A major reform of the German regional passenger railway services was established with the so called Regionalisierungsgesetz in 1996. As a consequence, regional passenger railway services have been procured by regional public agencies from railway companies since then. A central goal of this reform was the establishment of a competitive transport market.

In this article we study the competitive awarding procedures of the years since the reform by means of a new data set. The procurement agencies design the awarding procedures in different manners such that the question arises which design yields better awarding results. Among others, the design includes the contract duration as well as the revenue risk sharing between agency and operator. We investigate how the design parameters influence how many railway companies participate in a tender, which of them wins the contract and which price the agency has to pay.

Our results indicate that more companies participate in an awarding procedure when the contract duration is long and when the company’s revenue risks are low. The market leader DB Regio is more likely to win contracts when it already served the awarded lines in the past and when the line network is long. Moreover, DB Regio is more likely to win contracts with a long runtime, when used vehicles are allowed and when fewer competitors participate in the awarding procedure. Concerning the resulting payments of the agencies our only robust finding is that the agencies have to pay less if they do not receive the ticket revenue realized by the railway companies.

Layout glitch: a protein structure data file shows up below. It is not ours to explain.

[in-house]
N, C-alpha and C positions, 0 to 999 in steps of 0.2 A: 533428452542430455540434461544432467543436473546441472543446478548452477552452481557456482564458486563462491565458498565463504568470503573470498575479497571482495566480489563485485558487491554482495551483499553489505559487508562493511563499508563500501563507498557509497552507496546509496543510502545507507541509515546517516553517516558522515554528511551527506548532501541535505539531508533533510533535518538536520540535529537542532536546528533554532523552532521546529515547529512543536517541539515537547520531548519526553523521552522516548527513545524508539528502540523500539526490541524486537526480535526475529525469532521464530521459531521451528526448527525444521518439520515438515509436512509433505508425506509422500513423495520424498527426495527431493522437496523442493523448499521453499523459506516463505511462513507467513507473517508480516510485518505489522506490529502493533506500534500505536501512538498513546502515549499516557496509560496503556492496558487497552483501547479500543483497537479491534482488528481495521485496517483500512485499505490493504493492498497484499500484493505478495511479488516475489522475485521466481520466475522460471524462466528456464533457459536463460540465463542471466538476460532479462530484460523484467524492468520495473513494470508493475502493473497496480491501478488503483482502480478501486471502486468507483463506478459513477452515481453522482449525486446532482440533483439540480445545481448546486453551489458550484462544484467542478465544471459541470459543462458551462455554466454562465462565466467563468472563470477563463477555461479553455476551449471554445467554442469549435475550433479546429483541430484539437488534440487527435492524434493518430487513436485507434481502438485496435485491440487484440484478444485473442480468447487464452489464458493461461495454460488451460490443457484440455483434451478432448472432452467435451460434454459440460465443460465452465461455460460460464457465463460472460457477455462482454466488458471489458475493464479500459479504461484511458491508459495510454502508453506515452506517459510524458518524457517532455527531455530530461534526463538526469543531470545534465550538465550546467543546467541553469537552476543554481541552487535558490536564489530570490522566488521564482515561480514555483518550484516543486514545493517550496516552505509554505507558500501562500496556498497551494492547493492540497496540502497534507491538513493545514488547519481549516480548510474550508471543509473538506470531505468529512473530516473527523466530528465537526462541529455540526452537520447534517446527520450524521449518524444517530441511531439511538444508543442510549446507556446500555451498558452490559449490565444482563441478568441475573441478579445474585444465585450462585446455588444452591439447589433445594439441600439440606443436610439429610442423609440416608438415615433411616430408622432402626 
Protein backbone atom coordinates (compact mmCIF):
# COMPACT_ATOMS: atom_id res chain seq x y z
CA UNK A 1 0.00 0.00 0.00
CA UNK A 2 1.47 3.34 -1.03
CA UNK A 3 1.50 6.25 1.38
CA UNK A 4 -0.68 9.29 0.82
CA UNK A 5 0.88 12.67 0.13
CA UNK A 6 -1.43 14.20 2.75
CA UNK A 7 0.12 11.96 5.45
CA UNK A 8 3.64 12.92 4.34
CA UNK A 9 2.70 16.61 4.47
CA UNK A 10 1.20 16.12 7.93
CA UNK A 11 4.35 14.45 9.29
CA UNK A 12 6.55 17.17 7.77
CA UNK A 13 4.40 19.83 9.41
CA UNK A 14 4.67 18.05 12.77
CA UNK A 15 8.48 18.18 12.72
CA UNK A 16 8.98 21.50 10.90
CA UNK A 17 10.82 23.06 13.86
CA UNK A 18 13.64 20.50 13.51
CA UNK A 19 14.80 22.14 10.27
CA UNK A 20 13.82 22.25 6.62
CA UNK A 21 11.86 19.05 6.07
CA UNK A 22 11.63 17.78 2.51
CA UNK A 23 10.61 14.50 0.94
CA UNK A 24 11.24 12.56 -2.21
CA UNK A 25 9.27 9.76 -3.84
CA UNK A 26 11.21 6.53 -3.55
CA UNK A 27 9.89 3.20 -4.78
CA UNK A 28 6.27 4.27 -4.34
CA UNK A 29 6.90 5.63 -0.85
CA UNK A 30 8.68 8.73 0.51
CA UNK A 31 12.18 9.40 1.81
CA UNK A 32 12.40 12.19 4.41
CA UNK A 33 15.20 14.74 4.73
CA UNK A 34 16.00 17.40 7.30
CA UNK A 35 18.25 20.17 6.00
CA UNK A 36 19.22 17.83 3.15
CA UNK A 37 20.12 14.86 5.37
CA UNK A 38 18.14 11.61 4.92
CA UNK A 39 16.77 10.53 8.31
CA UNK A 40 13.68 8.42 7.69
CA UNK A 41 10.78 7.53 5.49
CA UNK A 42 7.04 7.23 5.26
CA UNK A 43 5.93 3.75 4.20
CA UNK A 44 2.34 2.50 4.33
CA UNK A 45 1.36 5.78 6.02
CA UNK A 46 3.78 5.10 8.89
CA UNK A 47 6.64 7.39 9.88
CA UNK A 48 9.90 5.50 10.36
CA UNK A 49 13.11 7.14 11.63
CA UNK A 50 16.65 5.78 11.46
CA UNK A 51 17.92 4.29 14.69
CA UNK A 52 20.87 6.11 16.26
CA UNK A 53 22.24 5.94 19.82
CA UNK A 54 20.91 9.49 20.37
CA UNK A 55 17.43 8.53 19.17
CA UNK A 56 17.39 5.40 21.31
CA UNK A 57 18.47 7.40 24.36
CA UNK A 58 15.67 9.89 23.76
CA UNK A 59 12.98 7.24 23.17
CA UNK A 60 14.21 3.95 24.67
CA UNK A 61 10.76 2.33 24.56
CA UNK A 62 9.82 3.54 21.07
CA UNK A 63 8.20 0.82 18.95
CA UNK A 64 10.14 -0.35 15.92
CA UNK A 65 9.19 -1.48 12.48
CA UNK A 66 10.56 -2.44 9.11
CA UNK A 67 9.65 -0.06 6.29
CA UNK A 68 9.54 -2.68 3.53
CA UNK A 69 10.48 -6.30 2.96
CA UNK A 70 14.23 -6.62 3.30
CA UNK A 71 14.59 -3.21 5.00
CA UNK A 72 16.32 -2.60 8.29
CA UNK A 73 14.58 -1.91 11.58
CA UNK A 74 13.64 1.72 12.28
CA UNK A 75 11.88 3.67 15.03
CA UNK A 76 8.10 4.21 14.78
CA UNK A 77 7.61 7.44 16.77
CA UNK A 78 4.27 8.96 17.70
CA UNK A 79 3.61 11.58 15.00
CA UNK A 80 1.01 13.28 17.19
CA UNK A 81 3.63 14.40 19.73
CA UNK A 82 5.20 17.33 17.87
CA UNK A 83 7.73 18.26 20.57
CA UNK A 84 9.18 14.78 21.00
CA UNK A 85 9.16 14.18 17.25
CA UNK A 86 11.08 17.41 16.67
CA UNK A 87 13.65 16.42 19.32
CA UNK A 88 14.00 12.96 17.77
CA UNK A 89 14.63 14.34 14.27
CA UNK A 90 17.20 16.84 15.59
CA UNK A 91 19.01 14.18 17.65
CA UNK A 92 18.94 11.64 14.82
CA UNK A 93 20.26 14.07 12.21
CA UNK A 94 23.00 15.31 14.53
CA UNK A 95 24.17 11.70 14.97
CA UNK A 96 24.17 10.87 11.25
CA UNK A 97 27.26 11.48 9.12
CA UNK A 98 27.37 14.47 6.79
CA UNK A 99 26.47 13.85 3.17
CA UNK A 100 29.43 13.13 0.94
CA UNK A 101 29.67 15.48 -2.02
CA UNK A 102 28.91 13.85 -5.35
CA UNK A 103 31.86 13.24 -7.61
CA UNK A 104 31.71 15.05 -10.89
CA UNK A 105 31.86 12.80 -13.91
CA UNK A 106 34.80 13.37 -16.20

In the following years a large fraction of the regional passenger railway network is to be procured. Our results can be applied in order to enhance the performance of the upcoming awarding procedures.